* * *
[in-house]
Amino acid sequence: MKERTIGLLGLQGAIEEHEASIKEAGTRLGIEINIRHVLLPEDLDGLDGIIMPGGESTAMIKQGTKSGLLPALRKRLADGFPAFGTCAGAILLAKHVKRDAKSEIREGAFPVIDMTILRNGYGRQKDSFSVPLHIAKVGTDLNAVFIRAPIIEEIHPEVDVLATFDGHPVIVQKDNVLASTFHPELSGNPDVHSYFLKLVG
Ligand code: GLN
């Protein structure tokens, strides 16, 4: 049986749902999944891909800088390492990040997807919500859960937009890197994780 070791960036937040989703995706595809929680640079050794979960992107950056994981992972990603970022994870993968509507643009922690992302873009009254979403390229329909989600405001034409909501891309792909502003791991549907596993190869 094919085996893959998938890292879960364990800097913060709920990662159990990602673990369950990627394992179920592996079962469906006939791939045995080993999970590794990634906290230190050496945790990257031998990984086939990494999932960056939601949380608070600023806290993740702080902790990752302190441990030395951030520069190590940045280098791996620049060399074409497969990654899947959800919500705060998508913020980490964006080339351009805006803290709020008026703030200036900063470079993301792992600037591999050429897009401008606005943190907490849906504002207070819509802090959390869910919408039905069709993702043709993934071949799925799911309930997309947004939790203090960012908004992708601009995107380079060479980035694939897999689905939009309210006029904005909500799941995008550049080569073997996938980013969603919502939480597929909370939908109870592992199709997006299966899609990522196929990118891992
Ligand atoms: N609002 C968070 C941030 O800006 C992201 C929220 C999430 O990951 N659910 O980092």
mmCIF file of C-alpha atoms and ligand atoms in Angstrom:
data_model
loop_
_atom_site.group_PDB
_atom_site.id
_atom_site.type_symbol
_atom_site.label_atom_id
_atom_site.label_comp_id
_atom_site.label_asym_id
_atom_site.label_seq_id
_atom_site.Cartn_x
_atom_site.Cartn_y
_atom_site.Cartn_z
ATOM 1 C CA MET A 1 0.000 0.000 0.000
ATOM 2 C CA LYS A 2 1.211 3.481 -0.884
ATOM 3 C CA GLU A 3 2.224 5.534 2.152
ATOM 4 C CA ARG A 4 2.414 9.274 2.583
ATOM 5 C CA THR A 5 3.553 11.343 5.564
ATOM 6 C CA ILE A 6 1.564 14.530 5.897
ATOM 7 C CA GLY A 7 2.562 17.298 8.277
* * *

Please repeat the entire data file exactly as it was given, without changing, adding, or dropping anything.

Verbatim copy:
[in-house]
Amino acid sequence: MKERTIGLLGLQGAIEEHEASIKEAGTRLGIEINIRHVLLPEDLDGLDGIIMPGGESTAMIKQGTKSGLLPALRKRLADGFPAFGTCAGAILLAKHVKRDAKSEIREGAFPVIDMTILRNGYGRQKDSFSVPLHIAKVGTDLNAVFIRAPIIEEIHPEVDVLATFDGHPVIVQKDNVLASTFHPELSGNPDVHSYFLKLVG
Ligand code: GLN
């Protein structure tokens, strides 16, 4: 049986749902999944891909800088390492990040997807919500859960937009890197994780 070791960036937040989703995706595809929680640079050794979960992107950056994981992972990603970022994870993968509507643009922690992302873009009254979403390229329909989600405001034409909501891309792909502003791991549907596993190869 094919085996893959998938890292879960364990800097913060709920990662159990990602673990369950990627394992179920592996079962469906006939791939045995080993999970590794990634906290230190050496945790990257031998990984086939990494999932960056939601949380608070600023806290993740702080902790990752302190441990030395951030520069190590940045280098791996620049060399074409497969990654899947959800919500705060998508913020980490964006080339351009805006803290709020008026703030200036900063470079993301792992600037591999050429897009401008606005943190907490849906504002207070819509802090959390869910919408039905069709993702043709993934071949799925799911309930997309947004939790203090960012908004992708601009995107380079060479980035694939897999689905939009309210006029904005909500799941995008550049080569073997996938980013969603919502939480597929909370939908109870592992199709997006299966899609990522196929990118891992
Ligand atoms: N609002 C968070 C941030 O800006 C992201 C929220 C999430 O990951 N659910 O980092």
mmCIF file of C-alpha atoms and ligand atoms in Angstrom:
data_model
loop_
_atom_site.group_PDB
_atom_site.id
_atom_site.type_symbol
_atom_site.label_atom_id
_atom_site.label_comp_id
_atom_site.label_asym_id
_atom_site.label_seq_id
_atom_site.Cartn_x
_atom_site.Cartn_y
_atom_site.Cartn_z
ATOM 1 C CA MET A 1 0.000 0.000 0.000
ATOM 2 C CA LYS A 2 1.211 3.481 -0.884
ATOM 3 C CA GLU A 3 2.224 5.534 2.152
ATOM 4 C CA ARG A 4 2.414 9.274 2.583
ATOM 5 C CA THR A 5 3.553 11.343 5.564
ATOM 6 C CA ILE A 6 1.564 14.530 5.897
ATOM 7 C CA GLY A 7 2.562 17.298 8.277